Liver Transplant

Since the early 1980s liver transplantation was acknowledged as a life-saving treatment and standard of care for many forms of end-stage liver disease. 

Initially, for all liver transplants deceased donor liver was used. As the number of patients awaiting transplantation began to increase, in order to meet these demands, living donor liver transplantation was developed and began with adults donating to children. It has since expanded to allow adults to donate to other adults.

A living donor liver transplantation is a surgery that removes a diseased or malfunctioning liver and replaces it with a portion of a healthy liver from a living donor. Due to the liver’s unique ability to regenerate, the partial livers of both the donor and recipient soon grow into complete organs.

A successful transplant gives the person who gets your new liver more years of life.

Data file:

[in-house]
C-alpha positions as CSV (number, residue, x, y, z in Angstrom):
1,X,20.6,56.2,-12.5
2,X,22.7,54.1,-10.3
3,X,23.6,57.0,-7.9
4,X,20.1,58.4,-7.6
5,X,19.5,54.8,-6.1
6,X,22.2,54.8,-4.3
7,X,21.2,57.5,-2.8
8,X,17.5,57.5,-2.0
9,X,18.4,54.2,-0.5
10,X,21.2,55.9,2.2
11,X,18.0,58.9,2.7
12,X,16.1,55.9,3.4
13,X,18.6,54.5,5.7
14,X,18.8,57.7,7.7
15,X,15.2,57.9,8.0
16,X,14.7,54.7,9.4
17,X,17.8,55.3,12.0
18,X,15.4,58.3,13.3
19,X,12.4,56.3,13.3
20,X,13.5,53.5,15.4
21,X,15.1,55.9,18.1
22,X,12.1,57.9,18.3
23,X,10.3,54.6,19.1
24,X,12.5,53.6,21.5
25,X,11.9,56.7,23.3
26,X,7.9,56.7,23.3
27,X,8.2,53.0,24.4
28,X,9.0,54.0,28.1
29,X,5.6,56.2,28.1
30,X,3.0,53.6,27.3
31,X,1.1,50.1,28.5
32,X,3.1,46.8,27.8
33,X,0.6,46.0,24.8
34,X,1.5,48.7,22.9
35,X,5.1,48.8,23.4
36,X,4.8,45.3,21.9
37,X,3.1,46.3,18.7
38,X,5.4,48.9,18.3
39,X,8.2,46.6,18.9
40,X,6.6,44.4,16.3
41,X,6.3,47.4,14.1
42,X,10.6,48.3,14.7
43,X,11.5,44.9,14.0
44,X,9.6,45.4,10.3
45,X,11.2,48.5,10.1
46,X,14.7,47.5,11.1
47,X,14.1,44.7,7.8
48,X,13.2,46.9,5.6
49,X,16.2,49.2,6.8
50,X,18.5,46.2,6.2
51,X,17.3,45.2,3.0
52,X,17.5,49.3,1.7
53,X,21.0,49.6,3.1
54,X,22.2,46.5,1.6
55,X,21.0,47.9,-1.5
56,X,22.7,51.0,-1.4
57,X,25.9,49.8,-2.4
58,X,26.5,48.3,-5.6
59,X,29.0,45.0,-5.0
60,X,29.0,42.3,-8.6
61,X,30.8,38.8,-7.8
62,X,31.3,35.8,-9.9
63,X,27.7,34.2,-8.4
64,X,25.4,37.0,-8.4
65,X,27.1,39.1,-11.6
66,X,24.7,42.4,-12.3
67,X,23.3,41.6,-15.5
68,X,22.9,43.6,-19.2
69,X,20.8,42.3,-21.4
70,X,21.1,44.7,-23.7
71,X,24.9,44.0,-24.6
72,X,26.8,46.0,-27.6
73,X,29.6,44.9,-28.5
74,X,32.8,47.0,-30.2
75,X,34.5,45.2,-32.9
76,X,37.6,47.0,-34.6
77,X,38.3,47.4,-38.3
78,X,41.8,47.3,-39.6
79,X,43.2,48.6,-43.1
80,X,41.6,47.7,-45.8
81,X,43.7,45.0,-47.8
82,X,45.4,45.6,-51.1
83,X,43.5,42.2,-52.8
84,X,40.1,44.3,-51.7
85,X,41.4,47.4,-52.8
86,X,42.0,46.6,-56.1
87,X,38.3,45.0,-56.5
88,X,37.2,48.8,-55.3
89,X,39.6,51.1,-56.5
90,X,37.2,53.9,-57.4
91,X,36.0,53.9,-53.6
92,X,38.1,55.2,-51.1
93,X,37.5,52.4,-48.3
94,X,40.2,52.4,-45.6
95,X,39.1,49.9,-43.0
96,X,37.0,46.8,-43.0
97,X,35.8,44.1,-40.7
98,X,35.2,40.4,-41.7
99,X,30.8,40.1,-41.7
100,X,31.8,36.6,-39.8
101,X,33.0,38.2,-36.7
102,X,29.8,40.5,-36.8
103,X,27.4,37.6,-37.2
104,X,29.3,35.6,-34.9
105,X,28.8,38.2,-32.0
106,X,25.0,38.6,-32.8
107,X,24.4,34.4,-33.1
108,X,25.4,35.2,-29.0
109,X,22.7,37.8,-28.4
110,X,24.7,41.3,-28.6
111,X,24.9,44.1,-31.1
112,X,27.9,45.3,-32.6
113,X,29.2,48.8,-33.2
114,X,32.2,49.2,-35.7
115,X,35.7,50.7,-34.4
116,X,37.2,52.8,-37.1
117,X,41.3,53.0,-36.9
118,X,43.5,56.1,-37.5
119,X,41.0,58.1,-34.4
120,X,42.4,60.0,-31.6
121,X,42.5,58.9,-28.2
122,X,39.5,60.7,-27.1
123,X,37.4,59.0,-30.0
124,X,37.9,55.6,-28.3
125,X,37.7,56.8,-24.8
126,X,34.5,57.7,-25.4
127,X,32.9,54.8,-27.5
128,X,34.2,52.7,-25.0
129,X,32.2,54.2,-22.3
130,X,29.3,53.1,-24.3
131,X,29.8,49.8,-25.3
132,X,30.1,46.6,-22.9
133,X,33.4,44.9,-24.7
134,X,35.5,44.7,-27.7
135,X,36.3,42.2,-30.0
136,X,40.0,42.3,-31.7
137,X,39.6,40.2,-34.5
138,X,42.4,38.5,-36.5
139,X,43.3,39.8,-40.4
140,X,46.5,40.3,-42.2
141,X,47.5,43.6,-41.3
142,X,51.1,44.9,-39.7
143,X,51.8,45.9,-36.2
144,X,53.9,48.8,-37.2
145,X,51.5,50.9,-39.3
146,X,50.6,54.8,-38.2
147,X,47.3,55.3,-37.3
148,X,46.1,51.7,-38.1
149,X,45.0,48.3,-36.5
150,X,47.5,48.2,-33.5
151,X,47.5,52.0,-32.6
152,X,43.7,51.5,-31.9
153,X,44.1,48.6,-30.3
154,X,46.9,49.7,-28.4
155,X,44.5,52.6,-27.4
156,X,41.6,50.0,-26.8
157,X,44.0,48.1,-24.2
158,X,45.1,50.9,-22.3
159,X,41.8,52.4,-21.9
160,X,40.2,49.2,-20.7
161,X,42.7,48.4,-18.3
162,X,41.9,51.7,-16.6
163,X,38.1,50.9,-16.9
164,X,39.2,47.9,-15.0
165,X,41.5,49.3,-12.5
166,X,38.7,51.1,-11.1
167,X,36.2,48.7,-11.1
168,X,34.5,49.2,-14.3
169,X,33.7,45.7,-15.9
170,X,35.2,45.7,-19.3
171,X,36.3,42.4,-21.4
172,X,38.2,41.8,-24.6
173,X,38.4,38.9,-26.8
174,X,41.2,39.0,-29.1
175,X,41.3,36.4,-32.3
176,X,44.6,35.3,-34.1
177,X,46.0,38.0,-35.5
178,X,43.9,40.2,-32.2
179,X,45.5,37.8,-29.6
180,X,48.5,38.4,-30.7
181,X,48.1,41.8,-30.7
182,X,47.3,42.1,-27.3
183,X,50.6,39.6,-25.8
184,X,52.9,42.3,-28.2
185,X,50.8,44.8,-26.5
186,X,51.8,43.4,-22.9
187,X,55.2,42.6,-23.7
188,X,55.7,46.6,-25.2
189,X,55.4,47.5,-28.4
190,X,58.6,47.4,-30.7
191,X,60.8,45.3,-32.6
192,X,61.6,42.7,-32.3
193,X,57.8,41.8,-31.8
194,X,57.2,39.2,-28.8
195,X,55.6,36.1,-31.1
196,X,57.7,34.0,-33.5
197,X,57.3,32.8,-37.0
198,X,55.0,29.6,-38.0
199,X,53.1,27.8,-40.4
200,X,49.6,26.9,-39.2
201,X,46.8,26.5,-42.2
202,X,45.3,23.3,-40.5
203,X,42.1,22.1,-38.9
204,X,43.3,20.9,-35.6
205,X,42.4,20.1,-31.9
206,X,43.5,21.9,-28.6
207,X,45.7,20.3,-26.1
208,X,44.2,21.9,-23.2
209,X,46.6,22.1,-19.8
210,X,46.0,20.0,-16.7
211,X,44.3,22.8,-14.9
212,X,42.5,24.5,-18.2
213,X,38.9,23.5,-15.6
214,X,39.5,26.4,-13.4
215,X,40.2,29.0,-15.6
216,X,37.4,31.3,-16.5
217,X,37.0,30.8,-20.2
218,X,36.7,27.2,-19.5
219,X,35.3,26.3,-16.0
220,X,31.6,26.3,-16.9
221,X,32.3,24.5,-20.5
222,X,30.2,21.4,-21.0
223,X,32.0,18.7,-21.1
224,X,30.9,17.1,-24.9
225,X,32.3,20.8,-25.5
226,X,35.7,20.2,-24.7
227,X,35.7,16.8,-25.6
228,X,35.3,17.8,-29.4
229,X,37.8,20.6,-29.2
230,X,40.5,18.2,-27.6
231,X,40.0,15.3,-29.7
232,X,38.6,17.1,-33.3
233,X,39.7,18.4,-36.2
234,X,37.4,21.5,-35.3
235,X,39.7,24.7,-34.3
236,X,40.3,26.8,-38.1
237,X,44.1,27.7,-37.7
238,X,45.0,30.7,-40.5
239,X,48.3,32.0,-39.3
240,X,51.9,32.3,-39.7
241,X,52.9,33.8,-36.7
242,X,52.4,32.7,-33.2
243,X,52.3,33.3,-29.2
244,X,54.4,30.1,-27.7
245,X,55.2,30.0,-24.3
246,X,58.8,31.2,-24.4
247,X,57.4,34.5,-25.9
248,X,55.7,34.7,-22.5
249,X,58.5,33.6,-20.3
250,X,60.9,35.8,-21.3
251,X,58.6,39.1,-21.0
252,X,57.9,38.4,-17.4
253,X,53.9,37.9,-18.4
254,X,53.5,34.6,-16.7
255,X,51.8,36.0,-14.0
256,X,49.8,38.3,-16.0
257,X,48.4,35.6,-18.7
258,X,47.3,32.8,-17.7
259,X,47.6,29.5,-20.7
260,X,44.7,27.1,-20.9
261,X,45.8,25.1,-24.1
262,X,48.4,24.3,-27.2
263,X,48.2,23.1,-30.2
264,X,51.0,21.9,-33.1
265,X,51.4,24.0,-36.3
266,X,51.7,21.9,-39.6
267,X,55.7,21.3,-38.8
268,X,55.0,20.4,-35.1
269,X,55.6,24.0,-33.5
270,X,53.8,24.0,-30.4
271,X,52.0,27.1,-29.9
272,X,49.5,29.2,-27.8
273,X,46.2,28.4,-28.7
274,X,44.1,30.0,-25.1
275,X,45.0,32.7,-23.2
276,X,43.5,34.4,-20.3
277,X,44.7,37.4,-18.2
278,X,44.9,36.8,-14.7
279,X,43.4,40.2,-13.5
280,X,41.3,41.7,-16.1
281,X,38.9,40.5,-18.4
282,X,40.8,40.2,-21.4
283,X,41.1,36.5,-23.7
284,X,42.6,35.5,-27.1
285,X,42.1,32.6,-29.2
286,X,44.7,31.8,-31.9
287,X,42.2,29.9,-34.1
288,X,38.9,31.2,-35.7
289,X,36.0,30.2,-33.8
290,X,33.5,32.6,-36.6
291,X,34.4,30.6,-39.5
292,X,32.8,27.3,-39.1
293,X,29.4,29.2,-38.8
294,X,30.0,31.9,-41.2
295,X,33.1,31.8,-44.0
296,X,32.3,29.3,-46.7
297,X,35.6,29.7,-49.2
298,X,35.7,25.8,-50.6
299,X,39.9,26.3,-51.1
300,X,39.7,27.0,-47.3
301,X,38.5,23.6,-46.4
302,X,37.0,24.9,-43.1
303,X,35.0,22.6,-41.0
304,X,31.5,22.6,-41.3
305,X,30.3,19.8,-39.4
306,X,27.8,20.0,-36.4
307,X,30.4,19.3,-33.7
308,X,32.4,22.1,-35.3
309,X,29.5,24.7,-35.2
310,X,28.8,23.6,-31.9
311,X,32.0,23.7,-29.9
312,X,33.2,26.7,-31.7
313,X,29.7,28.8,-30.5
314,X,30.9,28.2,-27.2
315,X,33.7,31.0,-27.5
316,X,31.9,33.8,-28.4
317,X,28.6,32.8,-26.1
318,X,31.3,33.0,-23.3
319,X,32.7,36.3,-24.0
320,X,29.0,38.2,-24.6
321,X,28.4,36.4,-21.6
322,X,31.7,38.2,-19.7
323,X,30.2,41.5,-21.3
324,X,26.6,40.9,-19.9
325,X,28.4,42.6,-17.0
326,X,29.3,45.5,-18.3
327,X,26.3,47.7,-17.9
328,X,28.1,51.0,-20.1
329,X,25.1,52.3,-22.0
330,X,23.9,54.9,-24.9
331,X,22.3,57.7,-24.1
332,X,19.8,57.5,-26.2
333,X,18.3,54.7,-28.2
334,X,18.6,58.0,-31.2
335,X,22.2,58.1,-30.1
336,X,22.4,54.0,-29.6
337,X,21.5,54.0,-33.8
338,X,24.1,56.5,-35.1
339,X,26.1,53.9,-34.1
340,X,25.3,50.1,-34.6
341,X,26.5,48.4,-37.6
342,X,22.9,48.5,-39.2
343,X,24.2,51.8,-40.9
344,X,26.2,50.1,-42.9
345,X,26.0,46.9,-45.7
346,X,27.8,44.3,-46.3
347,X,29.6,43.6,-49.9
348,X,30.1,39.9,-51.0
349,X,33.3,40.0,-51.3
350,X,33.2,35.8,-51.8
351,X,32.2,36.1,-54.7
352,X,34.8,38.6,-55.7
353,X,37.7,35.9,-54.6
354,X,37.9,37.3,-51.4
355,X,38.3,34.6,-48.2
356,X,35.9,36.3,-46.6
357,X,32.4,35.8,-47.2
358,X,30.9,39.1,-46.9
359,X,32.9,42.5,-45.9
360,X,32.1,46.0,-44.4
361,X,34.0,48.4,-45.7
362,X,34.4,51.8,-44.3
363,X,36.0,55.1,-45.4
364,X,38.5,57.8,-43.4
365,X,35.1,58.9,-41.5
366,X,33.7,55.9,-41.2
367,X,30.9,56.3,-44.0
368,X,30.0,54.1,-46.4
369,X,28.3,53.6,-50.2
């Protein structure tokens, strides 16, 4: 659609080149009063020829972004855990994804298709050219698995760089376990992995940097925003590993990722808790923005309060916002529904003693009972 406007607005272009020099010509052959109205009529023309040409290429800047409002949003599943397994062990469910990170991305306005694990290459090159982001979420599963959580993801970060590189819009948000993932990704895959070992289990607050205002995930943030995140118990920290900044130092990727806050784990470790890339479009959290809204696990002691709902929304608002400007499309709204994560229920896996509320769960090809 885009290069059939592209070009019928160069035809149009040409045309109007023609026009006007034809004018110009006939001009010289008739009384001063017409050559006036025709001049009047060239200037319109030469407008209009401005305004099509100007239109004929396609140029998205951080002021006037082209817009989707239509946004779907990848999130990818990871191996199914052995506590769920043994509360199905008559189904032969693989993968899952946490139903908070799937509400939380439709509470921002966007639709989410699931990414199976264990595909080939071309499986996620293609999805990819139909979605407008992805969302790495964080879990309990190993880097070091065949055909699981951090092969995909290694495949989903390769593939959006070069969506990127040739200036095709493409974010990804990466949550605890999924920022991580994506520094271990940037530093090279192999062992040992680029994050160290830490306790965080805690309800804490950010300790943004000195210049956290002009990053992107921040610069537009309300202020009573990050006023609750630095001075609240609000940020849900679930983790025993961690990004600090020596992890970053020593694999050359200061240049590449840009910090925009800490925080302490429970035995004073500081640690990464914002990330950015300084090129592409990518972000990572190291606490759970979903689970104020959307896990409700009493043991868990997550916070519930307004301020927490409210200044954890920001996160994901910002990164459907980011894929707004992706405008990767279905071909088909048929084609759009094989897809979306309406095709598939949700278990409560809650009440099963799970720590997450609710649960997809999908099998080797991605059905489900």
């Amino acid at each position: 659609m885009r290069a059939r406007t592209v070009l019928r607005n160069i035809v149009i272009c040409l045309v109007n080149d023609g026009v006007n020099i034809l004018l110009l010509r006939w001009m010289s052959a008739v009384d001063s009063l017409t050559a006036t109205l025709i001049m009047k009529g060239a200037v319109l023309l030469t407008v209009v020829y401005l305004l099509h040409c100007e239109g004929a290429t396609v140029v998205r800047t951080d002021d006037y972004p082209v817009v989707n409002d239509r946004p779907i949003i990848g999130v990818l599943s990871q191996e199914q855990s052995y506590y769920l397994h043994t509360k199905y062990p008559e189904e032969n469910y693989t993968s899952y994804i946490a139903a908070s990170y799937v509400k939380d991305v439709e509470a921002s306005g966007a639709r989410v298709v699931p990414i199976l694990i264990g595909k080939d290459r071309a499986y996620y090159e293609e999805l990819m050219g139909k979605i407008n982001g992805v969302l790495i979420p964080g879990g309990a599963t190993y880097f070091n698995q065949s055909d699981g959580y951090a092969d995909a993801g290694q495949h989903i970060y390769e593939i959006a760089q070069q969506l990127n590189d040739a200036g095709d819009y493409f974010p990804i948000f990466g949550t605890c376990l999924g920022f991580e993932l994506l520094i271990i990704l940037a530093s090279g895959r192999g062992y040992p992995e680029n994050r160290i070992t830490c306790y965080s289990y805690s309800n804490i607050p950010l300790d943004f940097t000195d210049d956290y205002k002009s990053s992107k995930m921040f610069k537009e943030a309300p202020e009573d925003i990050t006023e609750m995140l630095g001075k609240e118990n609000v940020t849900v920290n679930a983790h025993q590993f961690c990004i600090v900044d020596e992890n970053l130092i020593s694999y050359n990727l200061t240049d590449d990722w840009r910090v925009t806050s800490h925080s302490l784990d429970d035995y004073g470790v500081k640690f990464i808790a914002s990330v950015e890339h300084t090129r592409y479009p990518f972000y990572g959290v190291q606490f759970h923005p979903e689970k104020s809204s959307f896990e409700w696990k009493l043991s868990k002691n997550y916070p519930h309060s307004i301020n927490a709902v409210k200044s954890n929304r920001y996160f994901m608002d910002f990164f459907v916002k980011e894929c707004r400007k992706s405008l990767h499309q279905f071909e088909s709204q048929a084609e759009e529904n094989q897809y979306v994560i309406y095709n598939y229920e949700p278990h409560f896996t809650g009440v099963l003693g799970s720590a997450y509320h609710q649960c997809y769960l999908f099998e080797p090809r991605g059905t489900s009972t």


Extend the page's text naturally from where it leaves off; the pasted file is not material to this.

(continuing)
Living Related Liver Transplant in Adults and Children

Taking part of the liver is absolutely safe for the donor. It is the only organ in the human body that is capable of regeneration. In a few weeks, after surgery, the liver will reach its natural size and in about 6 months your liver will fully grow back after a living liver donation surgery.

The left lobe of the organ is usually used for transplantation. If the transplant is performed on a child, only a quarter of the liver is needed for a successful surgery.

As a rule, the donor is discharged one week after the surgery and in 14 days the patient will be able to return to homecountry country.

In order to become a living liver donor, you must meet the following requirements:

·        Be a willing adult between the age of 18 and 59, inclusive
·        Be in good general mental and physical health
·        Have no history of drug use, liver disease, HIV, or cancer
·        Have a blood type compatible with the recipient
·        Have a BMI less than or equal to 35 

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